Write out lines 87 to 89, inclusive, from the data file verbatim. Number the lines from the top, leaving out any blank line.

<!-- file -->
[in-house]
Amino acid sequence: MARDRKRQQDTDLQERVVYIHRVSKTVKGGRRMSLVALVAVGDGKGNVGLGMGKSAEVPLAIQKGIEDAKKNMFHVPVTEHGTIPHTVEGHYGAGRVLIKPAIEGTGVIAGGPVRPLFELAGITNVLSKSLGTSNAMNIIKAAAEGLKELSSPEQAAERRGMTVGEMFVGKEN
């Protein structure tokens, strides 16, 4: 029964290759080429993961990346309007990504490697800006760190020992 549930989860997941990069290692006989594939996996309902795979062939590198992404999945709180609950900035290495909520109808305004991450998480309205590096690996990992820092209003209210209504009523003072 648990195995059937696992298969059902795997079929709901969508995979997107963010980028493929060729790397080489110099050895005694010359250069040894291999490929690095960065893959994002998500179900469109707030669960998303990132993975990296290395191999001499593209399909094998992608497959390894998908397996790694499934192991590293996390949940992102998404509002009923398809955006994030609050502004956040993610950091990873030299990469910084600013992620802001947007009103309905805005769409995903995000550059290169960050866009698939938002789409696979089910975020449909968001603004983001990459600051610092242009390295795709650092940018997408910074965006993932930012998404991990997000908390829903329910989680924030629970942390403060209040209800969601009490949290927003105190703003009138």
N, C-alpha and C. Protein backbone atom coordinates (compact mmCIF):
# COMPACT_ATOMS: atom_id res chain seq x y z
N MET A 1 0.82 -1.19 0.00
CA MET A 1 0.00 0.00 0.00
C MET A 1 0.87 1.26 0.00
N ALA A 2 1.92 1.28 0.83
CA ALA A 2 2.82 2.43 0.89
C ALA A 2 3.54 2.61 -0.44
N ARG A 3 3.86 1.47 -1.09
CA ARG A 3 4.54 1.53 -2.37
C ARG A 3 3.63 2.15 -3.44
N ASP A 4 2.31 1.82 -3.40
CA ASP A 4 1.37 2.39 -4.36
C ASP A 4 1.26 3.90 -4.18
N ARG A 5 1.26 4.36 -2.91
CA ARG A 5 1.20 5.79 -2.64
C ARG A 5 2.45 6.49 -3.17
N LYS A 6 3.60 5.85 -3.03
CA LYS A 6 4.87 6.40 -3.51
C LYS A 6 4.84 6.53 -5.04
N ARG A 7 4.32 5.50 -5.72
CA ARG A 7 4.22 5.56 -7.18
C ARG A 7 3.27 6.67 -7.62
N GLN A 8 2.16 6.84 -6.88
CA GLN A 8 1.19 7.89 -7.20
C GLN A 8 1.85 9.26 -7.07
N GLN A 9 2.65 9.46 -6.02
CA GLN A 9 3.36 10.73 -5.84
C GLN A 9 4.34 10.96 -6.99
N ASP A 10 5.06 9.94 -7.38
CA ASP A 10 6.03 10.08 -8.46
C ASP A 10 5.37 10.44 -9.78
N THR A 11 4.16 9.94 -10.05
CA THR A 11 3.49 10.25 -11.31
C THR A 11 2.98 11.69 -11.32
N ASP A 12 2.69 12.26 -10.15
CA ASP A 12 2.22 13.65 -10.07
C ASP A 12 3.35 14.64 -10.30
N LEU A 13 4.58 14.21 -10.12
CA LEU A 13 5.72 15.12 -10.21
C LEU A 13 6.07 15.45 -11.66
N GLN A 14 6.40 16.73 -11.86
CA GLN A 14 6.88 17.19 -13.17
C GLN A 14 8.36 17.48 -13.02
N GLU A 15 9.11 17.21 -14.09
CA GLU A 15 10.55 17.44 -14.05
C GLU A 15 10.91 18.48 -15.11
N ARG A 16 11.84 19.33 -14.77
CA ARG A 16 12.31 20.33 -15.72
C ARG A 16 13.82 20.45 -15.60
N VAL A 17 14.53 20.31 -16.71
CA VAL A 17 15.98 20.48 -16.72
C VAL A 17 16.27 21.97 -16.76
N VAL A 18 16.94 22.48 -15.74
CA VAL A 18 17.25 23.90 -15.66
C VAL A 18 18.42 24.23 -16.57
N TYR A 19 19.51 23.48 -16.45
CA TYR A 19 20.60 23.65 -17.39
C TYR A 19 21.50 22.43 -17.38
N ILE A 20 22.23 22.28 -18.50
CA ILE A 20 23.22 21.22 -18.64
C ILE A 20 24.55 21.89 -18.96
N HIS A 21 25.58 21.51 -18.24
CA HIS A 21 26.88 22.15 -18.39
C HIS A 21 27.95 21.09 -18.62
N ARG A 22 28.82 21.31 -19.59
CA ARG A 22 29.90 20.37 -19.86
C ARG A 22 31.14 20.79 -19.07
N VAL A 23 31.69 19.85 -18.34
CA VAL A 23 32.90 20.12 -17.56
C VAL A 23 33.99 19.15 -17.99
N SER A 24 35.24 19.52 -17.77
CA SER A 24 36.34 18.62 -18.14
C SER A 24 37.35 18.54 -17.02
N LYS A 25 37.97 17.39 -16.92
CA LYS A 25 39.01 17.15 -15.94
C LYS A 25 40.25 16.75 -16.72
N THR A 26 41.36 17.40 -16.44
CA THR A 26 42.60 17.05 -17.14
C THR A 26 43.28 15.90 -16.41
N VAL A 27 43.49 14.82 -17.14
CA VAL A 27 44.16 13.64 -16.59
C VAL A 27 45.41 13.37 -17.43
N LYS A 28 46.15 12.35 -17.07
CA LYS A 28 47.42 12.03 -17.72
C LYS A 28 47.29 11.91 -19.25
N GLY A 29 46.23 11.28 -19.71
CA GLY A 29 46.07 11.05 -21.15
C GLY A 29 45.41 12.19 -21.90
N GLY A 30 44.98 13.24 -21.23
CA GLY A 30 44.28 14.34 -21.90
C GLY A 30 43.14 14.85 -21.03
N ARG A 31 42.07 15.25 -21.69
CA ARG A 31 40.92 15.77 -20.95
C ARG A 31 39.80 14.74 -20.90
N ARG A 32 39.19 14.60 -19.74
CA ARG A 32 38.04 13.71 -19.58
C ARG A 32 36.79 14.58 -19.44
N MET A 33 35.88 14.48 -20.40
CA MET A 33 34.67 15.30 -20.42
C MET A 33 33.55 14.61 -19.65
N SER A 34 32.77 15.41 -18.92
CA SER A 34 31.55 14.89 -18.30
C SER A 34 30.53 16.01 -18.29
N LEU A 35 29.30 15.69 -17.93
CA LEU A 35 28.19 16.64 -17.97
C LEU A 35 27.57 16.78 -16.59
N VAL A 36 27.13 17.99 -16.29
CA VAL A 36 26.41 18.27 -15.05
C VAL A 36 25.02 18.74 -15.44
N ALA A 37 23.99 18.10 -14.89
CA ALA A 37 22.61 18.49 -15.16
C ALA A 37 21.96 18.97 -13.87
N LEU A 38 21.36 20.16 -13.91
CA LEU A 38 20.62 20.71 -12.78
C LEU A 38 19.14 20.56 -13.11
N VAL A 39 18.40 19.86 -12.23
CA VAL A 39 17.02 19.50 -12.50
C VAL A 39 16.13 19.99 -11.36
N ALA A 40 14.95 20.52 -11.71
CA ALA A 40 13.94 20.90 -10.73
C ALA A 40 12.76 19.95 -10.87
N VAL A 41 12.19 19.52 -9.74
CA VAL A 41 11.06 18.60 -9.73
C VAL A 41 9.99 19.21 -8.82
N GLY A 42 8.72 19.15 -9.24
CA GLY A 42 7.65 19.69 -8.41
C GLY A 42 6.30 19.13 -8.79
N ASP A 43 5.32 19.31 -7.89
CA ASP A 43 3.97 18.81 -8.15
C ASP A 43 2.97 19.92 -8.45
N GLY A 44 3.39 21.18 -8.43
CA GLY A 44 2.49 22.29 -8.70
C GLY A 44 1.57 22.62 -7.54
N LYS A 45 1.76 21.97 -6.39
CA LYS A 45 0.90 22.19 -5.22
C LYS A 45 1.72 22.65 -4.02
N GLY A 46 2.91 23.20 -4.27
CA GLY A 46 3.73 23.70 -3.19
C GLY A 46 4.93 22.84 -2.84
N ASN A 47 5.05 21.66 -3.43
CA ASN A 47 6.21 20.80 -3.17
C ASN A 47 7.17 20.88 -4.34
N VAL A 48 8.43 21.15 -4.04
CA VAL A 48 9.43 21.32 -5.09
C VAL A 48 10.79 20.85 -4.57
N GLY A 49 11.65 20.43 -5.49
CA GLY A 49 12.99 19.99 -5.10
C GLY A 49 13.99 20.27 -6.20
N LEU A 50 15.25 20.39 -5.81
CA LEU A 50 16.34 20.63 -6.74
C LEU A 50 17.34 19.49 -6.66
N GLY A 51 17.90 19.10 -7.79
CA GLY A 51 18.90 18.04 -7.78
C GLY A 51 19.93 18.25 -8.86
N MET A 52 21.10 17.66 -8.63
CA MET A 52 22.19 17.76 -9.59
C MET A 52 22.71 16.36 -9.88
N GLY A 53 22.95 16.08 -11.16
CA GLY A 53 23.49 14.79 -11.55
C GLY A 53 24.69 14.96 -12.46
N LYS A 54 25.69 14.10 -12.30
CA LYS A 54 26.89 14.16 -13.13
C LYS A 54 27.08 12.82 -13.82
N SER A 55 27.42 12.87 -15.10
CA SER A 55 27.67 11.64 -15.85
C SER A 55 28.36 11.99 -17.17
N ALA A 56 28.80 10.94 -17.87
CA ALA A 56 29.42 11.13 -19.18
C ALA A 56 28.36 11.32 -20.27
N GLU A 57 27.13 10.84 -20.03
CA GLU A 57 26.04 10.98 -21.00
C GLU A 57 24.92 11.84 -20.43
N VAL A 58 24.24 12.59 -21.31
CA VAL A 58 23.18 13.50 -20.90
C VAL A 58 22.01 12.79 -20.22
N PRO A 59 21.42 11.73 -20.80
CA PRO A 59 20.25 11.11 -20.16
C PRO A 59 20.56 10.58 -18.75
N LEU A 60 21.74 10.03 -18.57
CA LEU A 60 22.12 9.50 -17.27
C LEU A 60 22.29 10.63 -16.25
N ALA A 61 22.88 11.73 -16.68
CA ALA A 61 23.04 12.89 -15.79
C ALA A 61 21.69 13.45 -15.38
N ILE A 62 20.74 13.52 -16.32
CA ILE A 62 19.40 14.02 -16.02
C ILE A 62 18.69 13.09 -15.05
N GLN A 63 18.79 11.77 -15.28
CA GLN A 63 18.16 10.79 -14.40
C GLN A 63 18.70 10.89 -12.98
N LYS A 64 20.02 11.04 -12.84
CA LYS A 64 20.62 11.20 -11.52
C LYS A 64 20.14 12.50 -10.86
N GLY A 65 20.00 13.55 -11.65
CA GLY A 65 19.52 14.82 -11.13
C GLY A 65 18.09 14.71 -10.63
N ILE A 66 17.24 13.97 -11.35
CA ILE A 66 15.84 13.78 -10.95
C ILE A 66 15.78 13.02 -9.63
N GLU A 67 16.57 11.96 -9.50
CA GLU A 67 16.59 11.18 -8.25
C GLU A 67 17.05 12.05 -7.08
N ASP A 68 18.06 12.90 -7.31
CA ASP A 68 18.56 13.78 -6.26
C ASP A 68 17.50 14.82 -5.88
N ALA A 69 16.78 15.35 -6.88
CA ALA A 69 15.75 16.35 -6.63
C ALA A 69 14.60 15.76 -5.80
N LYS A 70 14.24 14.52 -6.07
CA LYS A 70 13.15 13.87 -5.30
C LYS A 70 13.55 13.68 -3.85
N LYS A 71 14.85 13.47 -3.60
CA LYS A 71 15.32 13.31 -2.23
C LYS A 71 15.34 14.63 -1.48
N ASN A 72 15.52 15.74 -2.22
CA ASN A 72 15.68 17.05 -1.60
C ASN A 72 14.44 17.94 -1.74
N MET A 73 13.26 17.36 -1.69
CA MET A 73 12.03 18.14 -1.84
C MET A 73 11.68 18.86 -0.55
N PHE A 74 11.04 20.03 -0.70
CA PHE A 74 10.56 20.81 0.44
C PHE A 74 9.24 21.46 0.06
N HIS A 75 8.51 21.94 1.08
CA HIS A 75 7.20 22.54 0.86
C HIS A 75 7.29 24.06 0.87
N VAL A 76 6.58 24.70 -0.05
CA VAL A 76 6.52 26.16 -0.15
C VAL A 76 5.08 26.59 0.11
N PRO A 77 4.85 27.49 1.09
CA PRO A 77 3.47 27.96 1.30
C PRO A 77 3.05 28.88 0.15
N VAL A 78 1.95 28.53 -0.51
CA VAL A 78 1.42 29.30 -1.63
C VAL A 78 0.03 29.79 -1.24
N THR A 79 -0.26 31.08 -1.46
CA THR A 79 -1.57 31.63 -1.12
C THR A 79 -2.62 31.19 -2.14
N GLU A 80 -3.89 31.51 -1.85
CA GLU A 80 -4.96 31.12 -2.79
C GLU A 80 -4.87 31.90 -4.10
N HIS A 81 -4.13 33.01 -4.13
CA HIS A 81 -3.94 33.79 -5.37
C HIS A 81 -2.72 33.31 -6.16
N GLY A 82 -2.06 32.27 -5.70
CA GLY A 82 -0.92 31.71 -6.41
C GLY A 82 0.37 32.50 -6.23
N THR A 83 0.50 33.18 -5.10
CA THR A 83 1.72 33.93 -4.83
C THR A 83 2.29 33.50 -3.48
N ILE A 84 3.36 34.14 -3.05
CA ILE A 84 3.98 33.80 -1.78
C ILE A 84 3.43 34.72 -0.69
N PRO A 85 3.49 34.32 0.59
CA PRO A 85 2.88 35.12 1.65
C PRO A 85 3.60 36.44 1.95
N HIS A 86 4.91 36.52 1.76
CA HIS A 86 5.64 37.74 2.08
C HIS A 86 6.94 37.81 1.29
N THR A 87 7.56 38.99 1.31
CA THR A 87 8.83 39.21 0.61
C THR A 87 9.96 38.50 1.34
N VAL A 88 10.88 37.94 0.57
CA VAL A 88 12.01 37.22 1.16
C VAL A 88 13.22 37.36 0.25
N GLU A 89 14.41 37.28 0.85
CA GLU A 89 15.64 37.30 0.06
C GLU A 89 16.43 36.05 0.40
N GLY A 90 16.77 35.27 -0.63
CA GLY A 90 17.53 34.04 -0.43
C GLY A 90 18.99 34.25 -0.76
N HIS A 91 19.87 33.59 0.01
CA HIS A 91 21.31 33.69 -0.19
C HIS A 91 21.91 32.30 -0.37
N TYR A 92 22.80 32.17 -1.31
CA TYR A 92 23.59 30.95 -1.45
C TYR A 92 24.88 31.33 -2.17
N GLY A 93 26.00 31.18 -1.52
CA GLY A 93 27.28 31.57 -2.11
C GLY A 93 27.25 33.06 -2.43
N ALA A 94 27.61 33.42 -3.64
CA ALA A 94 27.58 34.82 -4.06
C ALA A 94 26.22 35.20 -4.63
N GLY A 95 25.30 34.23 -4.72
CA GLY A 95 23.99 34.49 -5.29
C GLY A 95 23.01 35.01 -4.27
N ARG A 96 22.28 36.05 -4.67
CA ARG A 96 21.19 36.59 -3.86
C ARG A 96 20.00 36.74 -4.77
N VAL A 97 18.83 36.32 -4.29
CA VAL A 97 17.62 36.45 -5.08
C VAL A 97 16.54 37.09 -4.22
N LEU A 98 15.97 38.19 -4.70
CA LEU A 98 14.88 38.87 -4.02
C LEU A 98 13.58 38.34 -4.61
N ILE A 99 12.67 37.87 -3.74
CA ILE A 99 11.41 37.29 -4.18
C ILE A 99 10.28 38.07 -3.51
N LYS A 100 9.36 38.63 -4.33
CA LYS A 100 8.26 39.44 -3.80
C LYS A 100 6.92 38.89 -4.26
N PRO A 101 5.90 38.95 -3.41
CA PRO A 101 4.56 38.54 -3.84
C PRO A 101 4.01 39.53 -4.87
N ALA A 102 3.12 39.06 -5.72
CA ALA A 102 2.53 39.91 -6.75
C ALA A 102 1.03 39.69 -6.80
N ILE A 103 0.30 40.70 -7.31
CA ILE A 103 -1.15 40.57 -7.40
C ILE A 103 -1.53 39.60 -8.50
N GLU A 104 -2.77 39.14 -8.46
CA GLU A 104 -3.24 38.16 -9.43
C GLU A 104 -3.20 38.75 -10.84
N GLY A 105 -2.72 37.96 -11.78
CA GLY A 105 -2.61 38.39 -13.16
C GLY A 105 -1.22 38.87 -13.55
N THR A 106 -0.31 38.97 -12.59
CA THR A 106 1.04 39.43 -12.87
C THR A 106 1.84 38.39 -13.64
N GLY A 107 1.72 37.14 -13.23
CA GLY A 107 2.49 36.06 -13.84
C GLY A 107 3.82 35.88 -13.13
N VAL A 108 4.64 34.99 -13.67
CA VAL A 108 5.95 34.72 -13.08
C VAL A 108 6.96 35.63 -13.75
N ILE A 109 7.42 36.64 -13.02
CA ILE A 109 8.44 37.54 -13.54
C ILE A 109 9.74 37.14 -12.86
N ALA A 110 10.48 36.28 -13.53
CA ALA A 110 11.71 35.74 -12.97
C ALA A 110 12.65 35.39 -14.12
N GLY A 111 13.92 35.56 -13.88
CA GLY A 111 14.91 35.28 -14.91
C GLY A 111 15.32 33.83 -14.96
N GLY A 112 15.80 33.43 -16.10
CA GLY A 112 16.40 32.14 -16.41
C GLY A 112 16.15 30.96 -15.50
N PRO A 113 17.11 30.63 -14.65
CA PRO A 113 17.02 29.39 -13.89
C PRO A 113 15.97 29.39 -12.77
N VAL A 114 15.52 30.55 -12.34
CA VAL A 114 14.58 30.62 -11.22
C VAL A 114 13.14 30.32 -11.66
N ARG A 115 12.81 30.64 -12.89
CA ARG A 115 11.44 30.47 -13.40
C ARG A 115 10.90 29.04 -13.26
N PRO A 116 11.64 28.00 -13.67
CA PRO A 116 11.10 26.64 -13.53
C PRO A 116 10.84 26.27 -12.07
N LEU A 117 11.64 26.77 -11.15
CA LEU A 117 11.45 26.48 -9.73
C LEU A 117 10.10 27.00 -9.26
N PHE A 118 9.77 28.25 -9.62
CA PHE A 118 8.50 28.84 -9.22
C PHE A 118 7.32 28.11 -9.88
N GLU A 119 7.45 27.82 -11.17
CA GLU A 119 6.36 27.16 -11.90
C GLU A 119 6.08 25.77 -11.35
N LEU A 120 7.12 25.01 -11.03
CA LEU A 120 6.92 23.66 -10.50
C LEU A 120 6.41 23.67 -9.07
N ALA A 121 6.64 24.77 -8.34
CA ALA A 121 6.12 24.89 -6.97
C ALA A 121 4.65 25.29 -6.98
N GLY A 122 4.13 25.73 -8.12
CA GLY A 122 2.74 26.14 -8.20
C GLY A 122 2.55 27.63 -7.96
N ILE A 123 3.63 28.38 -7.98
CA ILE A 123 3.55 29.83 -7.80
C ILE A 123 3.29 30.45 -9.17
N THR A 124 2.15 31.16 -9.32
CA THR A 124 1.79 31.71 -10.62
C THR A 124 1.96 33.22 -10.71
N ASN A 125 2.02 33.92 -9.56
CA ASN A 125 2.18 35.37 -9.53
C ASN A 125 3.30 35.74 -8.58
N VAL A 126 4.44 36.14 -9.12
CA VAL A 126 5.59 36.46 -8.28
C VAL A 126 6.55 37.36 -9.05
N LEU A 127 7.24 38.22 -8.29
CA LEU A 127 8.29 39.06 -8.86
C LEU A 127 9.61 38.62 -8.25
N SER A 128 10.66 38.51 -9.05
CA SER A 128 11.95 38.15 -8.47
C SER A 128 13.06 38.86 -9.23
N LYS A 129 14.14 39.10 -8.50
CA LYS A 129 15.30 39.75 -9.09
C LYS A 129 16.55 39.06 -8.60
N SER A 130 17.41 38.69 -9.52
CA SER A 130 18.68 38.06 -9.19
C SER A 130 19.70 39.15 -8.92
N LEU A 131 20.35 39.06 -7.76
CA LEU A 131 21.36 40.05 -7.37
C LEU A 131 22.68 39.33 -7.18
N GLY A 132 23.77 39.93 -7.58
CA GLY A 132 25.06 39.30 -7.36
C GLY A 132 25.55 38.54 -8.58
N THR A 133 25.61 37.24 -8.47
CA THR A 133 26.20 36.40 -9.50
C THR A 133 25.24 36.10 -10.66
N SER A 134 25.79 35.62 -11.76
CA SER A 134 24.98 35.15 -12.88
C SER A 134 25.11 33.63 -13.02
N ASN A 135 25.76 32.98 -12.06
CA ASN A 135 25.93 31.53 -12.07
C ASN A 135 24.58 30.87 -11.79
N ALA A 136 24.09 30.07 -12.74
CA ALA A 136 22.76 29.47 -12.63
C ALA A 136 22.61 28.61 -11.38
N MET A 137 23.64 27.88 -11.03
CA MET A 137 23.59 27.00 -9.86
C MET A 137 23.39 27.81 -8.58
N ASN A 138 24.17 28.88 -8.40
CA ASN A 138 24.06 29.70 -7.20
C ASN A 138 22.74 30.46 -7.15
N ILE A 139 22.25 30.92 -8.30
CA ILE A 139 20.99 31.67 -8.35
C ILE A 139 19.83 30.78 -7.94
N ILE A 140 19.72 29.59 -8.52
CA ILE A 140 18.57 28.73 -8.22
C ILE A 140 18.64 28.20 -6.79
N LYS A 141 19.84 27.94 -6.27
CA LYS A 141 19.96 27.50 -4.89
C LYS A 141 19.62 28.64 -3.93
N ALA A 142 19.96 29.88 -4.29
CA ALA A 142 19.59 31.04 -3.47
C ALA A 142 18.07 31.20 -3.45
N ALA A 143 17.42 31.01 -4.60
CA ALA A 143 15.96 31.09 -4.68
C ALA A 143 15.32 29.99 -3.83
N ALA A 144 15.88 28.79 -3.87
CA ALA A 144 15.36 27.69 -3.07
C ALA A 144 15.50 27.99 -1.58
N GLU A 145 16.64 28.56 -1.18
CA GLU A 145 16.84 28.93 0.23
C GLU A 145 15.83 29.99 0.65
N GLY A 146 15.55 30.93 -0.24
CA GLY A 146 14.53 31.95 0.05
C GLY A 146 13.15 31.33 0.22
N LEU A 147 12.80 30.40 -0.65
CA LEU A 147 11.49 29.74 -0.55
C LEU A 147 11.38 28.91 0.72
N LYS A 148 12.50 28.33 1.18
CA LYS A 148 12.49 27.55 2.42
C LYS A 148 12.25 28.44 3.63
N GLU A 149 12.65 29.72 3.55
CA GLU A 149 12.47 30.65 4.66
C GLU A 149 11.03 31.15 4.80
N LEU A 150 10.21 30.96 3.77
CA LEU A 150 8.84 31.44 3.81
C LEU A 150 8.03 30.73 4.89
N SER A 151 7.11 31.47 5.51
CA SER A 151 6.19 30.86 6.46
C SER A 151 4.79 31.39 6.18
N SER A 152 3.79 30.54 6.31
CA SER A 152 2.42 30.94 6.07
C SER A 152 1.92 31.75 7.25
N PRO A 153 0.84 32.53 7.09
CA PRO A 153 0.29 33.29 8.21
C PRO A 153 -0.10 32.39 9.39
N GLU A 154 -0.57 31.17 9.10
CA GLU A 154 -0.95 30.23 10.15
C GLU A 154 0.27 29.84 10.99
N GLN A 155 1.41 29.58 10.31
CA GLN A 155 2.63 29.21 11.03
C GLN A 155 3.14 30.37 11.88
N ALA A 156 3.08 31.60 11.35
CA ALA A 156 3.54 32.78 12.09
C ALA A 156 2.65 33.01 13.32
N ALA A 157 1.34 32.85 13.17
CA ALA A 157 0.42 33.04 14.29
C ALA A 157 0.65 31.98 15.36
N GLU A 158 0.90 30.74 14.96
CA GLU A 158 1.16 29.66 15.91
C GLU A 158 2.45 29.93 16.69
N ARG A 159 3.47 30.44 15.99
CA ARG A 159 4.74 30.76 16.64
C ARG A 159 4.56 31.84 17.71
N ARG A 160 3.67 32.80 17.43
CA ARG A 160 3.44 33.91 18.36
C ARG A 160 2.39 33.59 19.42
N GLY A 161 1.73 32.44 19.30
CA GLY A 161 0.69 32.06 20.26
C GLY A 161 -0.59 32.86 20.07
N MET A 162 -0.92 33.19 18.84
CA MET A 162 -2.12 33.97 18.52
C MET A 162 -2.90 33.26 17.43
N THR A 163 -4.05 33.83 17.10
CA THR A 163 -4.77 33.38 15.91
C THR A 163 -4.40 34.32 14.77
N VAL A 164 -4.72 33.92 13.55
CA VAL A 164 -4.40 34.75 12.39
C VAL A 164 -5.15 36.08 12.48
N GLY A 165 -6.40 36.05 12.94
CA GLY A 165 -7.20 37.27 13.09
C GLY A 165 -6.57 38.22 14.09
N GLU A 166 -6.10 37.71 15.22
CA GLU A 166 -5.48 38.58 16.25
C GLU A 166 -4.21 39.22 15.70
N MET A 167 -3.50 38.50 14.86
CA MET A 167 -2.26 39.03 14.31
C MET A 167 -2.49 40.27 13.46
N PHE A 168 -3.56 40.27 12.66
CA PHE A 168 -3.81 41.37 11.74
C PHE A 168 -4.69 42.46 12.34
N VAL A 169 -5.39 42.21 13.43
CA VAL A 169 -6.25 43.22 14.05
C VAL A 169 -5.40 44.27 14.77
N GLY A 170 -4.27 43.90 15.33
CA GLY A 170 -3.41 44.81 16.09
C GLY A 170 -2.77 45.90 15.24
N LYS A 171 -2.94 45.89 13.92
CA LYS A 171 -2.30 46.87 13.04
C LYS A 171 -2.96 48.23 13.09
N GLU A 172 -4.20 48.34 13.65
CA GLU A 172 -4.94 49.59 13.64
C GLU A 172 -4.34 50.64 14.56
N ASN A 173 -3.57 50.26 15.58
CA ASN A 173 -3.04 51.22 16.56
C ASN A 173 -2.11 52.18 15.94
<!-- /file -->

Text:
N LYS A 28 46.15 12.35 -17.07
CA LYS A 28 47.42 12.03 -17.72
C LYS A 28 47.29 11.91 -19.25